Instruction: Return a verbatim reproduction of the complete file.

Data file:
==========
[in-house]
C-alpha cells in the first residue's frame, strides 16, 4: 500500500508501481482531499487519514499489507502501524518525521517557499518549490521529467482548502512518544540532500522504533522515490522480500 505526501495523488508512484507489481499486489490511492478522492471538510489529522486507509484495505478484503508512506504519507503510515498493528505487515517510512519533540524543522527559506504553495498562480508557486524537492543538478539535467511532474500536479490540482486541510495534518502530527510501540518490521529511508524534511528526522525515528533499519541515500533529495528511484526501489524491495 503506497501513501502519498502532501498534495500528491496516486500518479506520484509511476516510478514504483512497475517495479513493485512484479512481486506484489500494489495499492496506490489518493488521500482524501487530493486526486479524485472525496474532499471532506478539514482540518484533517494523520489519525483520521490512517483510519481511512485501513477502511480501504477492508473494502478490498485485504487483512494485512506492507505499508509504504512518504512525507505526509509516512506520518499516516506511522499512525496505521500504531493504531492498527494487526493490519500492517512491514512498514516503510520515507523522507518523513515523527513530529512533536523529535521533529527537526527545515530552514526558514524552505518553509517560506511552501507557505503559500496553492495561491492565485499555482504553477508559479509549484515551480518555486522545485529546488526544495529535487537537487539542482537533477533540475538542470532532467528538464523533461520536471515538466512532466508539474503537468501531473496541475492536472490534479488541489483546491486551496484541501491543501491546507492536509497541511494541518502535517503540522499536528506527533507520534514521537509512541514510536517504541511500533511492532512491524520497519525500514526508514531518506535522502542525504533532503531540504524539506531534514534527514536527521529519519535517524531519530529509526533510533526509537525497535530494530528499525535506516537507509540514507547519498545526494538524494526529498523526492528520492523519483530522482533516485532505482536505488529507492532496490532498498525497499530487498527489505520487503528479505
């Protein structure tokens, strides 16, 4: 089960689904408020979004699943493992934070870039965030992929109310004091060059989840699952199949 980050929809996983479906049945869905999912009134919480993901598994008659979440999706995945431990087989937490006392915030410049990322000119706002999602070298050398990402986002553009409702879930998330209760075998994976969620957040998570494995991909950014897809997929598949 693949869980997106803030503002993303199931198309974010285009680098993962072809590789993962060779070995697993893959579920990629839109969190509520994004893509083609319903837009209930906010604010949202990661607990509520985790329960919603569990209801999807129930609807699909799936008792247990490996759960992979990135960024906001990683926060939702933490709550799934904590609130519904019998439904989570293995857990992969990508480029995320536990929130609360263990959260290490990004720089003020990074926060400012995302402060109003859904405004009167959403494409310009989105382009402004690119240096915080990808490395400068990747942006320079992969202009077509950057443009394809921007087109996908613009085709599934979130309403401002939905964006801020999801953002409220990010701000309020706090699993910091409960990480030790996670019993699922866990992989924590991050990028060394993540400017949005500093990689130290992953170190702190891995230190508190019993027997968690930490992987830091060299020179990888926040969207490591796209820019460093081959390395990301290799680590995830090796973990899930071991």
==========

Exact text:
[in-house]
C-alpha cells in the first residue's frame, strides 16, 4: 500500500508501481482531499487519514499489507502501524518525521517557499518549490521529467482548502512518544540532500522504533522515490522480500 505526501495523488508512484507489481499486489490511492478522492471538510489529522486507509484495505478484503508512506504519507503510515498493528505487515517510512519533540524543522527559506504553495498562480508557486524537492543538478539535467511532474500536479490540482486541510495534518502530527510501540518490521529511508524534511528526522525515528533499519541515500533529495528511484526501489524491495 503506497501513501502519498502532501498534495500528491496516486500518479506520484509511476516510478514504483512497475517495479513493485512484479512481486506484489500494489495499492496506490489518493488521500482524501487530493486526486479524485472525496474532499471532506478539514482540518484533517494523520489519525483520521490512517483510519481511512485501513477502511480501504477492508473494502478490498485485504487483512494485512506492507505499508509504504512518504512525507505526509509516512506520518499516516506511522499512525496505521500504531493504531492498527494487526493490519500492517512491514512498514516503510520515507523522507518523513515523527513530529512533536523529535521533529527537526527545515530552514526558514524552505518553509517560506511552501507557505503559500496553492495561491492565485499555482504553477508559479509549484515551480518555486522545485529546488526544495529535487537537487539542482537533477533540475538542470532532467528538464523533461520536471515538466512532466508539474503537468501531473496541475492536472490534479488541489483546491486551496484541501491543501491546507492536509497541511494541518502535517503540522499536528506527533507520534514521537509512541514510536517504541511500533511492532512491524520497519525500514526508514531518506535522502542525504533532503531540504524539506531534514534527514536527521529519519535517524531519530529509526533510533526509537525497535530494530528499525535506516537507509540514507547519498545526494538524494526529498523526492528520492523519483530522482533516485532505482536505488529507492532496490532498498525497499530487498527489505520487503528479505
């Protein structure tokens, strides 16, 4: 089960689904408020979004699943493992934070870039965030992929109310004091060059989840699952199949 980050929809996983479906049945869905999912009134919480993901598994008659979440999706995945431990087989937490006392915030410049990322000119706002999602070298050398990402986002553009409702879930998330209760075998994976969620957040998570494995991909950014897809997929598949 693949869980997106803030503002993303199931198309974010285009680098993962072809590789993962060779070995697993893959579920990629839109969190509520994004893509083609319903837009209930906010604010949202990661607990509520985790329960919603569990209801999807129930609807699909799936008792247990490996759960992979990135960024906001990683926060939702933490709550799934904590609130519904019998439904989570293995857990992969990508480029995320536990929130609360263990959260290490990004720089003020990074926060400012995302402060109003859904405004009167959403494409310009989105382009402004690119240096915080990808490395400068990747942006320079992969202009077509950057443009394809921007087109996908613009085709599934979130309403401002939905964006801020999801953002409220990010701000309020706090699993910091409960990480030790996670019993699922866990992989924590991050990028060394993540400017949005500093990689130290992953170190702190891995230190508190019993027997968690930490992987830091060299020179990888926040969207490591796209820019460093081959390395990301290799680590995830090796973990899930071991």